How Can We Make Longer Lives Healthier Lives?

Monday, April 27, 2015 at the Milken Institute Global Conference titled Prescription for Wellness: Extending Our Health Span Dean Pinchas Cohen addresses the potential for the future of aging and the opportunities that are rising in the aging field for improving human healthspan. He speaks about the challenges that we are currently facing in aging because despite having significantly increased lifespan in the last century, healthspan, the quality of life, is a different story entirely. “Older Americans, a fair number of them, now live in a state of disability, chronic disease and in fact, women, who do live longer than men by about 5 years, spend more time with a disability than men.” Therefore, the challenge at this time is to increase healthspan or at the very least delay deterioration of the mind and body.

“Personalized medicine has completely revolutionized health care or what really we should call sick care,” Cohen said. “The challenge is to take that into premorbid care which is what I termed personalized aging, where taking the power of genomics and epigenomics can be turned into a motivational opportunity to prolong aging downfall.” He highlighted that we have begun to implement a Personalized Aging Initiative at USC using the “23andMe” platform that identifies several susceptible genetic markers that may influence who gets what. The higher risk markers will greatly alter an individual’s life and enable them to make a number of preventive lifestyle choices for chronic diseases such as dementia, Alzheimer’s, diabetes and even help reduce their chance of cancer. This will allow people to exit the “one-size-fits-all” model they are used to because it uses real, personal information making it relevant.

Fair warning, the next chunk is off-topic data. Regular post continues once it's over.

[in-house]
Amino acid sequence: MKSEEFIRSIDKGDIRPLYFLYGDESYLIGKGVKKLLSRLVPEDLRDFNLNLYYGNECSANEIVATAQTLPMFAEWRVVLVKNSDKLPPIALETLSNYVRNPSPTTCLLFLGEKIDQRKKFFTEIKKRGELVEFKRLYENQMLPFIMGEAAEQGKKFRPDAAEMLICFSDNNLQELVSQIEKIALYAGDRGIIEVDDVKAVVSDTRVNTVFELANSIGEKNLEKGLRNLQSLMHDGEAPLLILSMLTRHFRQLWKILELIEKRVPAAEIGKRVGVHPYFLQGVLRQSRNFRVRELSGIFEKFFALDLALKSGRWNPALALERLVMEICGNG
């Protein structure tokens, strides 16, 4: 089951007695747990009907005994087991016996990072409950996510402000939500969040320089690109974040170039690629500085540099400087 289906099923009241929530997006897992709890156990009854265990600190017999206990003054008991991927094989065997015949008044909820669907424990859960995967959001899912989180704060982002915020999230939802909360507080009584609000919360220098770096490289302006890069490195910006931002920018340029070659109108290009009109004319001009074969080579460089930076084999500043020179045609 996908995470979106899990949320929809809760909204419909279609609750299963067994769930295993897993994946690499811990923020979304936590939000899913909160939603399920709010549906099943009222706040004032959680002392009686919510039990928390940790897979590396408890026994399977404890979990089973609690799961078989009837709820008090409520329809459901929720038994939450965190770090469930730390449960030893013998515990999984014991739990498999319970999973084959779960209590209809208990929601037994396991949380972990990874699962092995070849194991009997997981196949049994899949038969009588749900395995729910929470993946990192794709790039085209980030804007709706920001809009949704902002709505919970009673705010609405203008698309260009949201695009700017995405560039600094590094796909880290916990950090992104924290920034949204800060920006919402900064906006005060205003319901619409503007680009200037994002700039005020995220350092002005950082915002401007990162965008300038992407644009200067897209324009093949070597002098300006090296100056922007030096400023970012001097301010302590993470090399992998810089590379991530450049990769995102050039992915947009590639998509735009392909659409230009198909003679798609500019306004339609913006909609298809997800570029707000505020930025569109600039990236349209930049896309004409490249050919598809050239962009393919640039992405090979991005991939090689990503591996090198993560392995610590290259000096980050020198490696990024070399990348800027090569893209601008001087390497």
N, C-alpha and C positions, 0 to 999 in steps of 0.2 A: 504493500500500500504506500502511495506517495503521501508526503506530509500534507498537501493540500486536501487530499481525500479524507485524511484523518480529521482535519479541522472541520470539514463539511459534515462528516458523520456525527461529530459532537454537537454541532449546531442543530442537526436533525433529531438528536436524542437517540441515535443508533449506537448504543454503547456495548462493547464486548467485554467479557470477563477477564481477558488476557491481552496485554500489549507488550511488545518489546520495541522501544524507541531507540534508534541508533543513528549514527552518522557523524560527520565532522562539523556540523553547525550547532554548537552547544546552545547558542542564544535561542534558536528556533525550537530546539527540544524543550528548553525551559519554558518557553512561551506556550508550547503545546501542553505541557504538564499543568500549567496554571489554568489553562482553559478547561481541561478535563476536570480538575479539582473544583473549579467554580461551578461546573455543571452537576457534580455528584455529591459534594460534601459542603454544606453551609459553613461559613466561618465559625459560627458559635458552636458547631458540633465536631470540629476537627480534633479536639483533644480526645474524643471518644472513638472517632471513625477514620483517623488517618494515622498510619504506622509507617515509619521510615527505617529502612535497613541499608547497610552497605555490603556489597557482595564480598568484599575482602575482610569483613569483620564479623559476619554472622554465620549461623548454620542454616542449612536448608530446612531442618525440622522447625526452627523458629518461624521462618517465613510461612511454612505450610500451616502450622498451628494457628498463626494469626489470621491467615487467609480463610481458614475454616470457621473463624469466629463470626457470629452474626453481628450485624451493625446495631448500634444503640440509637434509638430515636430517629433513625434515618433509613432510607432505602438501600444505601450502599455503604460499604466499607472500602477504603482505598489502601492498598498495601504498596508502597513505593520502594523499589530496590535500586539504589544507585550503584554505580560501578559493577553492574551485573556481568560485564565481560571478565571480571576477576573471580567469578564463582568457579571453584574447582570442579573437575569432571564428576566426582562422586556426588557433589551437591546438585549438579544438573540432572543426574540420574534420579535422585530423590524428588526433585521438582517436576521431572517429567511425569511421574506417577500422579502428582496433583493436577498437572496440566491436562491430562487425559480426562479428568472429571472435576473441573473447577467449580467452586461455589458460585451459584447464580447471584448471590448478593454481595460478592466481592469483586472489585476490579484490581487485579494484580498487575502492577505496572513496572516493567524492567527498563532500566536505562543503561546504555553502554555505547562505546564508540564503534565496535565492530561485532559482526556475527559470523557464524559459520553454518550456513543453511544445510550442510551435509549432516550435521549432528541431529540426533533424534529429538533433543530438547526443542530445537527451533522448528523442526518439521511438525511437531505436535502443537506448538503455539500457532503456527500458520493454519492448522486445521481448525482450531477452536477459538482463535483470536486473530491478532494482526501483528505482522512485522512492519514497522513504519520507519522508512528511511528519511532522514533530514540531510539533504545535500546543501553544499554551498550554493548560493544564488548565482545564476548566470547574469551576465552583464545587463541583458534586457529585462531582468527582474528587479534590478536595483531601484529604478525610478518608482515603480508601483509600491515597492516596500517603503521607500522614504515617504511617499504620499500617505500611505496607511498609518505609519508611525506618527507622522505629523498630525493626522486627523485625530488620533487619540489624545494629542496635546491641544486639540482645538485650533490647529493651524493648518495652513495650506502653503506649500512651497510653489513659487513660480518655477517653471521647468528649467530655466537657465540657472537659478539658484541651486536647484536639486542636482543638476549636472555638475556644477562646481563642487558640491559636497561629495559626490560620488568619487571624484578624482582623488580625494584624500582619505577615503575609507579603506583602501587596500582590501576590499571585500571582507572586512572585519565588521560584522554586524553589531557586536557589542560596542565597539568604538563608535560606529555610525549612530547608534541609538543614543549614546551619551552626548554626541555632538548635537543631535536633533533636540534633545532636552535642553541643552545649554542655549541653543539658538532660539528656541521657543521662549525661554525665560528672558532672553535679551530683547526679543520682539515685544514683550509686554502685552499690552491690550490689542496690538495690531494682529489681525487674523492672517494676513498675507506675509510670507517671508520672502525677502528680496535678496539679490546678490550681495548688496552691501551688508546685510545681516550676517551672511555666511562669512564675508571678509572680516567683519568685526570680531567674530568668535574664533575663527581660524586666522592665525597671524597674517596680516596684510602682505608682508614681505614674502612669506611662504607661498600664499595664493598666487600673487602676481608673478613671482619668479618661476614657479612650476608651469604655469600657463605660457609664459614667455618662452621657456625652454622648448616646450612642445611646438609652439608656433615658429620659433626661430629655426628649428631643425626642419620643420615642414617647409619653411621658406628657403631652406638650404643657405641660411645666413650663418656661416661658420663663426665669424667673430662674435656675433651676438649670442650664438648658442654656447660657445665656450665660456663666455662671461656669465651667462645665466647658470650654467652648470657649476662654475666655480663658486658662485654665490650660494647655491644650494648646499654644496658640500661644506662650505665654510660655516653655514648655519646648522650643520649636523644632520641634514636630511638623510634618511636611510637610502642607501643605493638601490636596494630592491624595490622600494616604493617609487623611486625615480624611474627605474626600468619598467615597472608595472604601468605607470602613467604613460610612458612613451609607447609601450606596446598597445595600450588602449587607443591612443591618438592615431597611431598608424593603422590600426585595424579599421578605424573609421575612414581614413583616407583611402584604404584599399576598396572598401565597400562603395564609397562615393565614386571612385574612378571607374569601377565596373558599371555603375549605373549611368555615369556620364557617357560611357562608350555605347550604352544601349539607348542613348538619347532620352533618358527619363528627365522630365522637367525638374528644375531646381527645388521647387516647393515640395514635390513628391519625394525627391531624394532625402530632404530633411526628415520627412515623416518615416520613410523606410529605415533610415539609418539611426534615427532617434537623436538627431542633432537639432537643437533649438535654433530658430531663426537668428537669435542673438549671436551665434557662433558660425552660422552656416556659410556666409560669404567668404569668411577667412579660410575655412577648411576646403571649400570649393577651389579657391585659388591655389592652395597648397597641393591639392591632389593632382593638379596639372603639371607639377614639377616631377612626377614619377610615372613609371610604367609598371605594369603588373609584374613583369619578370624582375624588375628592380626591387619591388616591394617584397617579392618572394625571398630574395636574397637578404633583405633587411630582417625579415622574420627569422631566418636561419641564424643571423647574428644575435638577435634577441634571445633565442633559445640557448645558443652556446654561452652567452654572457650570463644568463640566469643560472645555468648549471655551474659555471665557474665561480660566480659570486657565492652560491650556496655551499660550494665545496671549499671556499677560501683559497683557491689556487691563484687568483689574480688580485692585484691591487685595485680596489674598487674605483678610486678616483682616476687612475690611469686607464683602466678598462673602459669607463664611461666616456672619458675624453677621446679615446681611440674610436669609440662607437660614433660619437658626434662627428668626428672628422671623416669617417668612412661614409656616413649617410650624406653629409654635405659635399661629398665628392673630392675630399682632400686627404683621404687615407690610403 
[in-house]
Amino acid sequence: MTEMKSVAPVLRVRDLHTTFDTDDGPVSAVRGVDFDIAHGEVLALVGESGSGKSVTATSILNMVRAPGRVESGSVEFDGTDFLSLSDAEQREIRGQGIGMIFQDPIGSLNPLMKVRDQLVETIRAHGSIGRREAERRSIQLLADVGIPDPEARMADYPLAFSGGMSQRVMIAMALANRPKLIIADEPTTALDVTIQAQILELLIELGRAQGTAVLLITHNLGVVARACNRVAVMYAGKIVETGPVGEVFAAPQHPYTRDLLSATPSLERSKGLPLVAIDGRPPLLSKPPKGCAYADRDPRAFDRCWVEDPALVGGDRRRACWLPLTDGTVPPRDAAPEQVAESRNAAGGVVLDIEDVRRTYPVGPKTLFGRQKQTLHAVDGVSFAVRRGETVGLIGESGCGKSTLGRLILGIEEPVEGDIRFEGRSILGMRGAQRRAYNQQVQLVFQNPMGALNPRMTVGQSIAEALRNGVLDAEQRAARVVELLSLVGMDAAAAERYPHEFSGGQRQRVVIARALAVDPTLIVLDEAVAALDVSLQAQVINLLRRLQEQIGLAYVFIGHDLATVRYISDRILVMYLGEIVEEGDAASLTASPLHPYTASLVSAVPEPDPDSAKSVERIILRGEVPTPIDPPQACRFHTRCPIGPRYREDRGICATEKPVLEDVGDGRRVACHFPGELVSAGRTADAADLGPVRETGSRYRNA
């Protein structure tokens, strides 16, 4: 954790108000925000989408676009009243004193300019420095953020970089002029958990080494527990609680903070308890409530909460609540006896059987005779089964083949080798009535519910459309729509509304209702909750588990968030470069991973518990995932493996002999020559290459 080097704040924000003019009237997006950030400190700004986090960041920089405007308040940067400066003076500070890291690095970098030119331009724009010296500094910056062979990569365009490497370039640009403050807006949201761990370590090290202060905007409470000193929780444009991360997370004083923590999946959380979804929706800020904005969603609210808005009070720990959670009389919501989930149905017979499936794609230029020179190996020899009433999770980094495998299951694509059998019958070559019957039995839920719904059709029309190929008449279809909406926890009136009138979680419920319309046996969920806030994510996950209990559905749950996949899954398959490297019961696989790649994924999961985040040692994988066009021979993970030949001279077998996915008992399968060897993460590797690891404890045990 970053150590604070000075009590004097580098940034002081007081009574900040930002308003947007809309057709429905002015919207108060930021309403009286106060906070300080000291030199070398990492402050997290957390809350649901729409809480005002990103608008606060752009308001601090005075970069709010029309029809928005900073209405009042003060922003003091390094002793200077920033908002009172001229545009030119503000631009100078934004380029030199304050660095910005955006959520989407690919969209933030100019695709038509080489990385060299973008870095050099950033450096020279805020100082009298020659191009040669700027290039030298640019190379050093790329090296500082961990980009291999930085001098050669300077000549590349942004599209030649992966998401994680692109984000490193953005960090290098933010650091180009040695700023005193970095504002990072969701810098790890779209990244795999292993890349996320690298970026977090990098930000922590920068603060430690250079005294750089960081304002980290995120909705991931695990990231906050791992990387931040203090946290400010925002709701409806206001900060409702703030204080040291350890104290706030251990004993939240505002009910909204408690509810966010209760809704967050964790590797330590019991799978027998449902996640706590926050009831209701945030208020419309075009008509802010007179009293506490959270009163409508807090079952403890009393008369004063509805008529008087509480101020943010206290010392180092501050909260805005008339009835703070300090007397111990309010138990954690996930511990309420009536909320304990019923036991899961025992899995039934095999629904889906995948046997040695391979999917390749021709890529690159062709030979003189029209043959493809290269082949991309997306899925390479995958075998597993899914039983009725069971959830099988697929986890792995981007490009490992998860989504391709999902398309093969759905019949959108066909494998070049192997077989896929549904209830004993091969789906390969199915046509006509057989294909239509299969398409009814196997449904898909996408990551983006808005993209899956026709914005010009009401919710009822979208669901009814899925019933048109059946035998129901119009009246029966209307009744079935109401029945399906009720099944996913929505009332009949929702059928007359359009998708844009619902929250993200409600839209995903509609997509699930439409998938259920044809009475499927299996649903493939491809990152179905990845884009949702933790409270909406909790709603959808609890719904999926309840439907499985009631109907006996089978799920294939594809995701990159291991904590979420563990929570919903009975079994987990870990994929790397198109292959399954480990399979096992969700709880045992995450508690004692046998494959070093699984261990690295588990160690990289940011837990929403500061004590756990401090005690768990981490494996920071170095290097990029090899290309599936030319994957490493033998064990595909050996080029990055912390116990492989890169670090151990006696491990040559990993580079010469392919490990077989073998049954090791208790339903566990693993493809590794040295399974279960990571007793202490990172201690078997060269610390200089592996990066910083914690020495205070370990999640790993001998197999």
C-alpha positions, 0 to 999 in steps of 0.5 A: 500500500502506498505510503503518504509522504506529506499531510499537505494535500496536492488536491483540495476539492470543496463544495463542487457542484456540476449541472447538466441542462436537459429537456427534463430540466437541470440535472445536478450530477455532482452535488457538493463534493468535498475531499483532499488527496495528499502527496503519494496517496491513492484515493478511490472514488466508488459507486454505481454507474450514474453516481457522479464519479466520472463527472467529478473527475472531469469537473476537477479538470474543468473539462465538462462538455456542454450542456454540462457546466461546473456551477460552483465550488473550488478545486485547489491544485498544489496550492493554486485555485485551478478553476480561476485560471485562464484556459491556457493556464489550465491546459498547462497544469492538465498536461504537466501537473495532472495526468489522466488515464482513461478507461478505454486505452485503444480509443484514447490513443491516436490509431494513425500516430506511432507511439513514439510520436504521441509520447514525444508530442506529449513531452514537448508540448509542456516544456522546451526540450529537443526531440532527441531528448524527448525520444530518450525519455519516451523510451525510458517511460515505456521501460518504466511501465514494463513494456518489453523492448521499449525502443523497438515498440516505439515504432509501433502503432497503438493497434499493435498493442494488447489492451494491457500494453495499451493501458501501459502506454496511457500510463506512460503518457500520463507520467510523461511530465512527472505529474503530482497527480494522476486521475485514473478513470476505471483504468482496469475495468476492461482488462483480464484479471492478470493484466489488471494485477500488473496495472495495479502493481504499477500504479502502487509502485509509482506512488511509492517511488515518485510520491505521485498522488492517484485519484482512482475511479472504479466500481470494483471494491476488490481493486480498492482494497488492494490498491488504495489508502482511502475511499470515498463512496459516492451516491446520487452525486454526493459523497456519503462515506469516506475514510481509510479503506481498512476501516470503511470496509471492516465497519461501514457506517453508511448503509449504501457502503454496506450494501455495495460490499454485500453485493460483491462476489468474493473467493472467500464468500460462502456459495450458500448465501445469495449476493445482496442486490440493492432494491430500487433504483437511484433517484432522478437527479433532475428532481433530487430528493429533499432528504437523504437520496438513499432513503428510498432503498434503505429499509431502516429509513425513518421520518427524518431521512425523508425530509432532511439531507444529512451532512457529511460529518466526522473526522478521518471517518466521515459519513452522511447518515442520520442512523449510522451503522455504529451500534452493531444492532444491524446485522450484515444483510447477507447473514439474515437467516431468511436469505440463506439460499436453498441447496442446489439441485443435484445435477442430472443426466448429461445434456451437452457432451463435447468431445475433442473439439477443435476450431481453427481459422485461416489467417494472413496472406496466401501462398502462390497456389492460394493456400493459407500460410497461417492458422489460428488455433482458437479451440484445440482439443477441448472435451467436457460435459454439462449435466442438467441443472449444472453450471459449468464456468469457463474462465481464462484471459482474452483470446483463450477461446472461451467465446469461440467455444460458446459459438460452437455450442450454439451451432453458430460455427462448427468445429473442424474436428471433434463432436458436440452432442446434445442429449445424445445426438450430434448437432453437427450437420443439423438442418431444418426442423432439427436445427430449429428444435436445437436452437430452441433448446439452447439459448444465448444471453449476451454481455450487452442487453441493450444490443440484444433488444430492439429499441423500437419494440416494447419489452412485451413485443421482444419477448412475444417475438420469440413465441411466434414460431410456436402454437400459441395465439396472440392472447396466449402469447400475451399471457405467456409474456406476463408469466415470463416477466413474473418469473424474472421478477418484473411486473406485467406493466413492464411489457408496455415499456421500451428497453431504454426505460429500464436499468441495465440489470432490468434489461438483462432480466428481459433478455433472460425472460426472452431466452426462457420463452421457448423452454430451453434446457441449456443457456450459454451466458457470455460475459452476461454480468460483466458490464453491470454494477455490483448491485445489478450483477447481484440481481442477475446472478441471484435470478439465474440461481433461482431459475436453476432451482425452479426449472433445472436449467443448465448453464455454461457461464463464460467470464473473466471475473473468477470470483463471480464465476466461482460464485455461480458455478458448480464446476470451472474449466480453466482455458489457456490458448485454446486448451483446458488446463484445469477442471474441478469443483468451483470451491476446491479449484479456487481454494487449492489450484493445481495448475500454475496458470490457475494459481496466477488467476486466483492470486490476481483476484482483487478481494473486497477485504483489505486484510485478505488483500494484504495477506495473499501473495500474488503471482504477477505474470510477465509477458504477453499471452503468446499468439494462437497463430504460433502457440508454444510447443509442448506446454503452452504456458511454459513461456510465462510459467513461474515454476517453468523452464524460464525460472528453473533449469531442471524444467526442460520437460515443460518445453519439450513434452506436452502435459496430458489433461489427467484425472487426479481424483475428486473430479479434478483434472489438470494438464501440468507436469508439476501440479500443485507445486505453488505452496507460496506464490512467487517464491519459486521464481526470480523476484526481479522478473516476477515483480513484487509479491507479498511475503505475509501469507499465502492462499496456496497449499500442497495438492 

Dean Cohen addressed the question that most people pay attention to, how much is this going to cost me or the government? “The most expensive thing society deals with when it comes to aging is chronic care of dementia. Right now it costs ¼ of a trillion dollars a year and that doesn’t account for medications or any other chronic disease, that’s just care for dementia. If this continues we will soon be paying a trillion dollars a year just to change diapers when we could implement prevention and prolong deterioration for a fraction of the cost.” Publicity of this reality and the effectiveness of preventative medicine is part of the challenge in the future of aging and the health care system.

To hear more on the subject from Dean Cohen and the rest of panel click here watch the conference.